Author: Kimmel, Eric A.
When a Muslim American boy named Omar finally convinces his family that he should have a pet snake, it escapes and Omar learns why his mother is so scared of them.
|Accelerated Reader Information:|
Interest Level: MG
Reading Level: 3.70
Points: 6.0 Quiz: 153327
|Reading Counts Information:|
Interest Level: 3-5
Reading Level: 3.20
Points: 11.0 Quiz: 58553
Common Core Standards
Grade 3 → Reading → RL Literature → 3.RL Key Ideas & Details
Grade 3 → Reading → RL Literature → 3.RL Craft & Structure
Grade 3 → Reading → RL Literature → 3.RL Integration & Knowledge of Ideas
Grade 4 → Reading → RL Literature → 4.RL Key Ideas & Details
Grade 4 → Reading → RL Literature → 4.RL Range of Reading & Level of Text Complexity
Grade 4 → Reading → RL Literature → 4.RL Craft & Structure
Grade 4 → Reading → RL Literature → 4.RL Integration & Knowledge of Ideas
Grade 4 → Reading → RL Literature → Texts Illustrating the Complexity, Quality, & Rang
Kirkus Reviews (-) (08/15/12)
School Library Journal (10/01/12)
The Bulletin of the Center for Children's Books (11/12)
Full Text Reviews:
Bulletin for the Center... - 11/01/2012 Middle-grader Omar is so convincing with his pleas for a pet snake that his ophidiophobic mother finally acquiesces, allowing Omar to proudly bring home a beautiful corn snake. Trouble ensues when the snake inevitably escapes and Mom ends up heading to the hospital after hitting her head as she recoiled in fear upon discovering a reptilian surprise in her purse. Now aware of the acuteness of his mother’s phobia, Omar sadly decides to return the snake to the breeder, but his mom instead insists that the snake stay so she can confront her fear head on. Although the densely packed small print of the text may intimidate some readers, those who get past that will find a rewardingly informative pet story. The subtly included details of Oregon-dwelling Omar’s Lebanese heritage add a fresh twist to this old story of an unwelcome pet; particularly powerful is his mother’s revelation at the book’s end that her snake phobia stems from the snake tattoo on the arm of a militiaman who invaded her Lebanese childhood home during a civil war. The colorful local snake breeder (“Snake Dude”) and Omar’s equally lively buddy, Samkatt, add further interest and humor, but the focus here is clearly on practical snake care information and the serious commitment that pet ownership should require. Fans of pet-themed fiction, as well as those who wouldn’t touch a book about puppies but might pick up one about snakes, will find Omar’s story quite sssatisfying. JH - Copyright 2012 The Board of Trustees of the University of Illinois.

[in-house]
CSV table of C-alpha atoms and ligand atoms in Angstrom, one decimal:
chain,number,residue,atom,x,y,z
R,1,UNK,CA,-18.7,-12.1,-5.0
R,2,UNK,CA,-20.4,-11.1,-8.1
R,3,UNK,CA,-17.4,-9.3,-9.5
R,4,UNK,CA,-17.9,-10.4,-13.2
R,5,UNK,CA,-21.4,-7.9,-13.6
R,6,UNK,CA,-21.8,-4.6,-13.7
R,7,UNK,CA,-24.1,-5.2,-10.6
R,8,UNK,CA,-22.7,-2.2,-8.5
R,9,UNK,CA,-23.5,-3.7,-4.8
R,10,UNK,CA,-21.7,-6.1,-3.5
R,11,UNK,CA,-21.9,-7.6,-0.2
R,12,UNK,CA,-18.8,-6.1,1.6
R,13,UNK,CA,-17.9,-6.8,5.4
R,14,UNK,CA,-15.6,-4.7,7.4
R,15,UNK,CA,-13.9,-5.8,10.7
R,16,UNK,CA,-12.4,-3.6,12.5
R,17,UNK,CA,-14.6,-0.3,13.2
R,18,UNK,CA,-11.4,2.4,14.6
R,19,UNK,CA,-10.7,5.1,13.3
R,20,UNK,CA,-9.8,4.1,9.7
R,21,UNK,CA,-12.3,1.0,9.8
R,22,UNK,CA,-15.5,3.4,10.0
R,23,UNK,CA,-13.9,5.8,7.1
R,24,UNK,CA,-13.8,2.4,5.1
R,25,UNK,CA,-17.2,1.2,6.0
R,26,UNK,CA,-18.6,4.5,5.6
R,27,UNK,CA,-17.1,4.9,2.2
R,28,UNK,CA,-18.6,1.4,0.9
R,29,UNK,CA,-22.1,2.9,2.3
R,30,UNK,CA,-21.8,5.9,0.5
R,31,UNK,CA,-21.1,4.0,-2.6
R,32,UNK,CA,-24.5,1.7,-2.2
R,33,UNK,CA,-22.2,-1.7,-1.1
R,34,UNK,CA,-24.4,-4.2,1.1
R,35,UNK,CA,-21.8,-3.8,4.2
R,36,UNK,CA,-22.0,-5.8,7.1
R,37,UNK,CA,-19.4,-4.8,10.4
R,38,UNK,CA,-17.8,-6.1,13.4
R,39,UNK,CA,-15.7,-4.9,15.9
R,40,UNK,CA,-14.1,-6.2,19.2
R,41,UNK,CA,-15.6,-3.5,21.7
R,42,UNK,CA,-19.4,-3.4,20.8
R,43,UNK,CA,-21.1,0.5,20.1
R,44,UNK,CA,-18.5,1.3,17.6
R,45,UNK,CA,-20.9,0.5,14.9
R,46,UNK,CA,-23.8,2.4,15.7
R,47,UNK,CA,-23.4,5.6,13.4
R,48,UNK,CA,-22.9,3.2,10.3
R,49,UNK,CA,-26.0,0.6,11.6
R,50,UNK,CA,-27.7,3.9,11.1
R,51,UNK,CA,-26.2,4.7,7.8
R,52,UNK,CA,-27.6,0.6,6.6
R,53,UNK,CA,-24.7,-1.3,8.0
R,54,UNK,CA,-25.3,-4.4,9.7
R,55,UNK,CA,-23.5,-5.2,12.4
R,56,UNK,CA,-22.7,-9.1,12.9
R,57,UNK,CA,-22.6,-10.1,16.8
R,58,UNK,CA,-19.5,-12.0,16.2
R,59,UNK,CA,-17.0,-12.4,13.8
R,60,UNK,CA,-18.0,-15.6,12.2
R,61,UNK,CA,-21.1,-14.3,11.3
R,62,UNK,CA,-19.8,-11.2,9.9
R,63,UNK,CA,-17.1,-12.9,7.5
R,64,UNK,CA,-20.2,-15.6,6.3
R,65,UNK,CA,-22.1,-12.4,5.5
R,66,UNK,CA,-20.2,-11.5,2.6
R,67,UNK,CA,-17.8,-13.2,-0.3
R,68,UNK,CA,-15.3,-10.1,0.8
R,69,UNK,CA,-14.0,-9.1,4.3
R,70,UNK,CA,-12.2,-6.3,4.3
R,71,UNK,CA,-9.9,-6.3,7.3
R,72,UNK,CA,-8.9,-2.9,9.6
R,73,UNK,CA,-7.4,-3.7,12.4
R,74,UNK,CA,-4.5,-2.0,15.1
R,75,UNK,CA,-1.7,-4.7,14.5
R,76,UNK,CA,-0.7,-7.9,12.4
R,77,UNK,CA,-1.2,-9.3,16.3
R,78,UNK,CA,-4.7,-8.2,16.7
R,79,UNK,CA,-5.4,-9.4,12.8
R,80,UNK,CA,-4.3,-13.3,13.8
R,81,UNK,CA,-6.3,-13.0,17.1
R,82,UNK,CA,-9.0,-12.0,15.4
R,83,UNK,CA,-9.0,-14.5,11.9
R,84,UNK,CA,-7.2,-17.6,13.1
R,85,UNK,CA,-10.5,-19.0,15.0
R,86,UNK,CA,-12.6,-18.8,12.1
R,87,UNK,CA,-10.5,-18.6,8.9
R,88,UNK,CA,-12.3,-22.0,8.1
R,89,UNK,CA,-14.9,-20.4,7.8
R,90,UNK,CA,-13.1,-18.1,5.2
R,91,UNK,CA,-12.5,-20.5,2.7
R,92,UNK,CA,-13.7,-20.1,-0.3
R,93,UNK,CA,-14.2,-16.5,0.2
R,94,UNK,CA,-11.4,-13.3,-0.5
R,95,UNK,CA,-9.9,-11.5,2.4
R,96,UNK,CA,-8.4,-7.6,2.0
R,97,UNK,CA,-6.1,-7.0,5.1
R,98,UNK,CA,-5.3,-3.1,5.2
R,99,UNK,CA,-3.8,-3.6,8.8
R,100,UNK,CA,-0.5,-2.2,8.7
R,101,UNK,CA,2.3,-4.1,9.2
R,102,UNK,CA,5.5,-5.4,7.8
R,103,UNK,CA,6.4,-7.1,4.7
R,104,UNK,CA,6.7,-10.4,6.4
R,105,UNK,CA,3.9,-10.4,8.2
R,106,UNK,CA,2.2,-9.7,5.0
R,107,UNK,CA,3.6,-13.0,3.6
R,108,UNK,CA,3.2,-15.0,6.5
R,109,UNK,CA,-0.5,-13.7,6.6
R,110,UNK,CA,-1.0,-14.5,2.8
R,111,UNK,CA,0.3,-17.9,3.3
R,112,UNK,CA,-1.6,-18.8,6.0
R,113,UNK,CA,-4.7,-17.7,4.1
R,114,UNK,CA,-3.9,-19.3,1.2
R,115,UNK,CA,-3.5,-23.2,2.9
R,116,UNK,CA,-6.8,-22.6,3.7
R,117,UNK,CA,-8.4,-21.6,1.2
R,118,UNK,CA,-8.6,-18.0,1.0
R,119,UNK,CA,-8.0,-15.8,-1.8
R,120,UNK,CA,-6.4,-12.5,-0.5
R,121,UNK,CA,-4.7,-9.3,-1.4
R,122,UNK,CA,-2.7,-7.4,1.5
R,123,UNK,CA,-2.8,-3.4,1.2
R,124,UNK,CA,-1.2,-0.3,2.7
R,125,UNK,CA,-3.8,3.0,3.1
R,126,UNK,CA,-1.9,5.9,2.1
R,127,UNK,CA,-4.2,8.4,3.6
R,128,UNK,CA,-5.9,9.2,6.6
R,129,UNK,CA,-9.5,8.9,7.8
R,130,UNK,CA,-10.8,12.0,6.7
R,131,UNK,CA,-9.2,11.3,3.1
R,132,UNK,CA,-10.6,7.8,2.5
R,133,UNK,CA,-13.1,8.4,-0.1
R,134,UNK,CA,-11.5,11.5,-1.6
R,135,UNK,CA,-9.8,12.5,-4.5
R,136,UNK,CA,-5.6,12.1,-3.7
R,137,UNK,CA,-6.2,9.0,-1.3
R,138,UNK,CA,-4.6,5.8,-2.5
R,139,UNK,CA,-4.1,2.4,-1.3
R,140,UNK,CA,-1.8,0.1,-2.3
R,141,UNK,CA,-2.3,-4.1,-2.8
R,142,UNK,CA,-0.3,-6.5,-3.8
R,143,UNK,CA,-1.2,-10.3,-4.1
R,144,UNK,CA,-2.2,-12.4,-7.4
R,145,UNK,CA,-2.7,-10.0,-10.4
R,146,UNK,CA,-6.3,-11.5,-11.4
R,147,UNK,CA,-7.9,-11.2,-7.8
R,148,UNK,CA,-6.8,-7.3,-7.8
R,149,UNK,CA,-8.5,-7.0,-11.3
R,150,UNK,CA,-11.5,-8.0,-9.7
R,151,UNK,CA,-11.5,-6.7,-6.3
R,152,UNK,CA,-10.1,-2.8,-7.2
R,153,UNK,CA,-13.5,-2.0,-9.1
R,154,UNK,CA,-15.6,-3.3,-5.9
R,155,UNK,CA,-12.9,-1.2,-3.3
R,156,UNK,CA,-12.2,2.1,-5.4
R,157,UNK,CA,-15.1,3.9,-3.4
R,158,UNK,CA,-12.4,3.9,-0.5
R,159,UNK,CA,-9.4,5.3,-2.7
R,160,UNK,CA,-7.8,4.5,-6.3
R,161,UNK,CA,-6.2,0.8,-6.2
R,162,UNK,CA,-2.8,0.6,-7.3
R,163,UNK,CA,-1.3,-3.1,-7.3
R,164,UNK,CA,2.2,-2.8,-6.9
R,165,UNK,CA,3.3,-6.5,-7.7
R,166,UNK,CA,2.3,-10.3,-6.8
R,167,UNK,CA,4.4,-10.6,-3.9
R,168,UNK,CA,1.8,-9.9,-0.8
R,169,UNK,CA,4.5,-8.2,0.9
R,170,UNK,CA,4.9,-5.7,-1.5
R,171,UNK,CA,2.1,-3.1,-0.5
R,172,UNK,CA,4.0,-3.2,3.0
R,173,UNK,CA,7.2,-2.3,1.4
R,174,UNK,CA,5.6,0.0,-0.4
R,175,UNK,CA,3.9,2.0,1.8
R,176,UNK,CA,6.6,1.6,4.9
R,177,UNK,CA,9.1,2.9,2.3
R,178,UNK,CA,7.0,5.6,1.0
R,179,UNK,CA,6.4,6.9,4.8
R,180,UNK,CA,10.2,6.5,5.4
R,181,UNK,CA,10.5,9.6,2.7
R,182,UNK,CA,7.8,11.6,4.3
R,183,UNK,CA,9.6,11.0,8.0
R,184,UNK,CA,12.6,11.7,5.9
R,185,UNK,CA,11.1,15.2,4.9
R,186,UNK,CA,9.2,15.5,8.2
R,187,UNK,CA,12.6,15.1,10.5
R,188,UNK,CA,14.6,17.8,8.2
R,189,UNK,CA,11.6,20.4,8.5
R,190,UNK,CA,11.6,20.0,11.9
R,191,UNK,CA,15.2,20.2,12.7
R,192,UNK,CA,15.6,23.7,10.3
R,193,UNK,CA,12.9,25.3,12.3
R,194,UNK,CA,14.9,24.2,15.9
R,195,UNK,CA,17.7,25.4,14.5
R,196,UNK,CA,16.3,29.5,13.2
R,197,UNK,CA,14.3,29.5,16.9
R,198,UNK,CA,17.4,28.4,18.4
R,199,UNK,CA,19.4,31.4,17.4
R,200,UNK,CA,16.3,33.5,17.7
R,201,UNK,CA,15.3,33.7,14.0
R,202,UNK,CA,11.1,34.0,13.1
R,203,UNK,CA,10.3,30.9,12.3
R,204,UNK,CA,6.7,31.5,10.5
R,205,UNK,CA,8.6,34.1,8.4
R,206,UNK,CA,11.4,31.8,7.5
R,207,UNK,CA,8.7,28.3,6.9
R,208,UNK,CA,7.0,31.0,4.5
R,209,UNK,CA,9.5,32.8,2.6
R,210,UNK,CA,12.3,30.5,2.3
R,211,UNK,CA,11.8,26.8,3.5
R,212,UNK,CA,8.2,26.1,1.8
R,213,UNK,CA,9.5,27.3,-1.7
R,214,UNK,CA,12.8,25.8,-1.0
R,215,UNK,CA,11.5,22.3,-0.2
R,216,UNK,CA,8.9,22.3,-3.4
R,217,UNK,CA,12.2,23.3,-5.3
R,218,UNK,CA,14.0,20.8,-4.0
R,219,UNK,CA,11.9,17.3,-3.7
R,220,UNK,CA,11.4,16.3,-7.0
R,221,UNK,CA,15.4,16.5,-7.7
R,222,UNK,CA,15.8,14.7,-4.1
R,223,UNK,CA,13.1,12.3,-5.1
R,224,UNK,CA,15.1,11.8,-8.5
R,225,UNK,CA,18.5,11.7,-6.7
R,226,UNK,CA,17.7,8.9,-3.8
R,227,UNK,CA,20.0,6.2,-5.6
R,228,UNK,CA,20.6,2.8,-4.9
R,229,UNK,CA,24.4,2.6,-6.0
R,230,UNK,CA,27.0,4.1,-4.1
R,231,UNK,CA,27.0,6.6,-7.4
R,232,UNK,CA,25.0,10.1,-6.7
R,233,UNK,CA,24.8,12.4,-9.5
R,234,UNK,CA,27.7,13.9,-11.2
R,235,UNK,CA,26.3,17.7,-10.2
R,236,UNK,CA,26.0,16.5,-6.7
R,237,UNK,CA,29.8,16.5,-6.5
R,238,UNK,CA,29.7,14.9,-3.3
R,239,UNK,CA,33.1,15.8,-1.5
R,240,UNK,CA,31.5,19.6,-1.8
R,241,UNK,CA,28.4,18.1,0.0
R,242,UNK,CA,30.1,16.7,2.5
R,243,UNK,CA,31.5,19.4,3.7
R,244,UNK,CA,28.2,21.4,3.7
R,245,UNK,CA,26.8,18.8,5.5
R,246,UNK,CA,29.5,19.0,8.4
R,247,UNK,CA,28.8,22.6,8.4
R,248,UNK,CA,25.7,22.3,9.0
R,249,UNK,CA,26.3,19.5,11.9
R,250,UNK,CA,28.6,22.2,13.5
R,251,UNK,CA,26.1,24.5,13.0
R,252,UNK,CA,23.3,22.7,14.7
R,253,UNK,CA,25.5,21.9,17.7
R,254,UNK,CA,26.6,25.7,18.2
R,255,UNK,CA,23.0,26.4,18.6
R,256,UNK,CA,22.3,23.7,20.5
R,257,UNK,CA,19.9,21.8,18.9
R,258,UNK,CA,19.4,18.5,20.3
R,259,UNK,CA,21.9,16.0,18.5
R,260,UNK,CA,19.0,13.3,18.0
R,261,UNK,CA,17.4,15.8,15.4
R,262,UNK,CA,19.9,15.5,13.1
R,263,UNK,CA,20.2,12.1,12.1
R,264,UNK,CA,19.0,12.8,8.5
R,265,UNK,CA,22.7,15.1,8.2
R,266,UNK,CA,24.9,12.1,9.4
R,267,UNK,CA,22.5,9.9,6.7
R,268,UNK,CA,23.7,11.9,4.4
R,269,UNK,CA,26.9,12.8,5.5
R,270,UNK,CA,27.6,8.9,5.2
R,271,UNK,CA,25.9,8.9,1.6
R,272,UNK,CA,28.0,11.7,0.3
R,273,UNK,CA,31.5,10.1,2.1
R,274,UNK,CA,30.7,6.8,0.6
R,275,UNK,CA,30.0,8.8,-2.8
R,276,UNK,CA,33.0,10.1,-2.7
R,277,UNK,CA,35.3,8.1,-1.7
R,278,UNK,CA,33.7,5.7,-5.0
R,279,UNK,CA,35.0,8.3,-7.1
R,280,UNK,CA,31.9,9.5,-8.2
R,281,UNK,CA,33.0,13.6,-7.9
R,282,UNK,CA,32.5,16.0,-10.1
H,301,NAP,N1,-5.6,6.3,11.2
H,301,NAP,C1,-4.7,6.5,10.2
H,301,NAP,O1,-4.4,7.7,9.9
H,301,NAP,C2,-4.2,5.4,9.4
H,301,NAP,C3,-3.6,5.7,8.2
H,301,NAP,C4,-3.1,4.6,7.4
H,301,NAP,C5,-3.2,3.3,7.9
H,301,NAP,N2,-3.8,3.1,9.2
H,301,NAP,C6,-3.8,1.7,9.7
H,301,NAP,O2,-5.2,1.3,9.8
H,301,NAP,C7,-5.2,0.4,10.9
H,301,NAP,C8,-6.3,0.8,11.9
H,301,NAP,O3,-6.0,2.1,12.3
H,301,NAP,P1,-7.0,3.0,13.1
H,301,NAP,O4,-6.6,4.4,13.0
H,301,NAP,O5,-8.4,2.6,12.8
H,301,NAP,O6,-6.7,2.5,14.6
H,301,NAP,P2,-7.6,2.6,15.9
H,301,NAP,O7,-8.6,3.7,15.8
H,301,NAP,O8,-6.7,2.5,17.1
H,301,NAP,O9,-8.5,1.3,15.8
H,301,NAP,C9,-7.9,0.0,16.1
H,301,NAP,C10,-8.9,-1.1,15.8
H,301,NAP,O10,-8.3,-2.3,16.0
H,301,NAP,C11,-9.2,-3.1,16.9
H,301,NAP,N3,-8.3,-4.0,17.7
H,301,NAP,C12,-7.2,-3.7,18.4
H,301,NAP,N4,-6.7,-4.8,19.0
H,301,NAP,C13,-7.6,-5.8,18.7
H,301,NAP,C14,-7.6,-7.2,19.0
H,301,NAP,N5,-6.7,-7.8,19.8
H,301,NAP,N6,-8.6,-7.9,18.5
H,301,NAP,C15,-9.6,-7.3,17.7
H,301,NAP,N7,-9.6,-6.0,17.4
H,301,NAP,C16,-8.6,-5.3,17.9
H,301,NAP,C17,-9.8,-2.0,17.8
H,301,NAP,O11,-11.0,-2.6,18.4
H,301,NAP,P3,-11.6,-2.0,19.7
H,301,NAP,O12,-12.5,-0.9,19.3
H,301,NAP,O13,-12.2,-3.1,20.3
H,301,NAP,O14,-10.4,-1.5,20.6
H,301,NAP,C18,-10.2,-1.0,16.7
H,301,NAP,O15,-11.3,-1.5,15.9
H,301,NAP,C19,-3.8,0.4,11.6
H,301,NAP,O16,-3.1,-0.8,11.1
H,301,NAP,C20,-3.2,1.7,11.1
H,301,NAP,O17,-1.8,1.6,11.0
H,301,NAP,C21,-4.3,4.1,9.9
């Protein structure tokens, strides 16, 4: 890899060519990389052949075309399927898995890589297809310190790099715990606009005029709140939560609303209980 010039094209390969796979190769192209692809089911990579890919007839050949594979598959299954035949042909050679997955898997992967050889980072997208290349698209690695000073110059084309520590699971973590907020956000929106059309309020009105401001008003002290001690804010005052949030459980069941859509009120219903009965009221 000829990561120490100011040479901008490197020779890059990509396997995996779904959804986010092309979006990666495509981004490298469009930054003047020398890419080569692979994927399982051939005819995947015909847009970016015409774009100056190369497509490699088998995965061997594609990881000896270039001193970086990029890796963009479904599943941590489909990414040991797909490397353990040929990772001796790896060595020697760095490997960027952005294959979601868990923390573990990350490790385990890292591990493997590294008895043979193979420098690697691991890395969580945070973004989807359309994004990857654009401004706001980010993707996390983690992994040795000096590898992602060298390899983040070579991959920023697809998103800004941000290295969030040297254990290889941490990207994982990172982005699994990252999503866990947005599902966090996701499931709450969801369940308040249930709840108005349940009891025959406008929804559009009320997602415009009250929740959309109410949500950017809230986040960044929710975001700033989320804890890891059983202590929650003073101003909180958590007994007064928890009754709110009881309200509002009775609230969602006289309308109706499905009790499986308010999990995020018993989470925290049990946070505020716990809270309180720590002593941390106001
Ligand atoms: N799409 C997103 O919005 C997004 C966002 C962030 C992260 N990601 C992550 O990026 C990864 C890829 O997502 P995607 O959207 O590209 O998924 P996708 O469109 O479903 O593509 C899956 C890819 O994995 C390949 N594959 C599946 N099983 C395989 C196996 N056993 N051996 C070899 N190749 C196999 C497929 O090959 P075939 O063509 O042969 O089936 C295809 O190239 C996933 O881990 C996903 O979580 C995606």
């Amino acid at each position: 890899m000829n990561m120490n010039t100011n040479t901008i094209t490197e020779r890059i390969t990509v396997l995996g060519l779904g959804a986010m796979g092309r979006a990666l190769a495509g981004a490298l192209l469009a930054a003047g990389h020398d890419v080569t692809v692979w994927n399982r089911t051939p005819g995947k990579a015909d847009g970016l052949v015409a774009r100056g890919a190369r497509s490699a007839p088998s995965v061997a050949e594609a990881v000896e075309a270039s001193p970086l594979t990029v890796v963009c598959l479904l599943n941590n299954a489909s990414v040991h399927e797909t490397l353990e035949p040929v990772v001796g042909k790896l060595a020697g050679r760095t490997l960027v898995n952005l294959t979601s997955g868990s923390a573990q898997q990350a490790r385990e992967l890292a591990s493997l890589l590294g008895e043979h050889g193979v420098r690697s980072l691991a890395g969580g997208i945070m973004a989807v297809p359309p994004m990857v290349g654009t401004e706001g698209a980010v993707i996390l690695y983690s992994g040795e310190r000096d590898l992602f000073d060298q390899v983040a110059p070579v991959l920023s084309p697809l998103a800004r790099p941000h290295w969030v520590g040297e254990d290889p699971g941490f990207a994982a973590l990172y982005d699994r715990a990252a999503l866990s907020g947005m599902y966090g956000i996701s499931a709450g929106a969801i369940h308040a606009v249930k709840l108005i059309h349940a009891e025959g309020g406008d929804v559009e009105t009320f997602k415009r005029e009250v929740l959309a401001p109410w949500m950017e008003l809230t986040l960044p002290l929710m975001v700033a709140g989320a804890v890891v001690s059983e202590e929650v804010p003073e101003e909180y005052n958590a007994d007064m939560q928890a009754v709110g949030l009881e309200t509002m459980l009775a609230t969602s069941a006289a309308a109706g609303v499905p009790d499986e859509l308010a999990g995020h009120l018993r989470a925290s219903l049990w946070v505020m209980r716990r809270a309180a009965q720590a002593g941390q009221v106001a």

School Library Journal - 10/01/2012 Gr 3–6—Omar has found the perfect pet: it doesn't take up much room, it's clean, it doesn't shed. His parents promised him a pet when he was old enough to take care of one, and Omar is a very responsible young man. He gets good grades, does his chores, and babysits his younger sister. He's also done his research, and knows just what he needs to take care of it. So what's the problem? The pet is a snake, and his mother loathes snakes. Luckily, Mom concedes on the condition that it stays out of her view. So what is Omar supposed to do when Arrow escapes and can't be found? What follows is a compelling story of how a child loses a snake and gains perspective on the nature of phobias as well as a lesson in making hard choices. Omar is a fantastic role-model for young readers. He's bright, responsible, empathetic, and research-savvy. Kimmel does an excellent job of creating realistic, well-rounded characters with solid multicultural representation (Omar is Pakistani/Lebanese, his best friend is Chinese); the family dynamic is particularly enjoyable. With fast-paced prose, relatable characters, and a surprise ending, this is a worthy novel for intermediate (and reluctant) readers.—Nicole Waskie-Laura, Chenango Forks Elementary School, Binghamton, NY - Copyright 2012 Publishers Weekly, Library Journal and/or School Library Journal used with permission.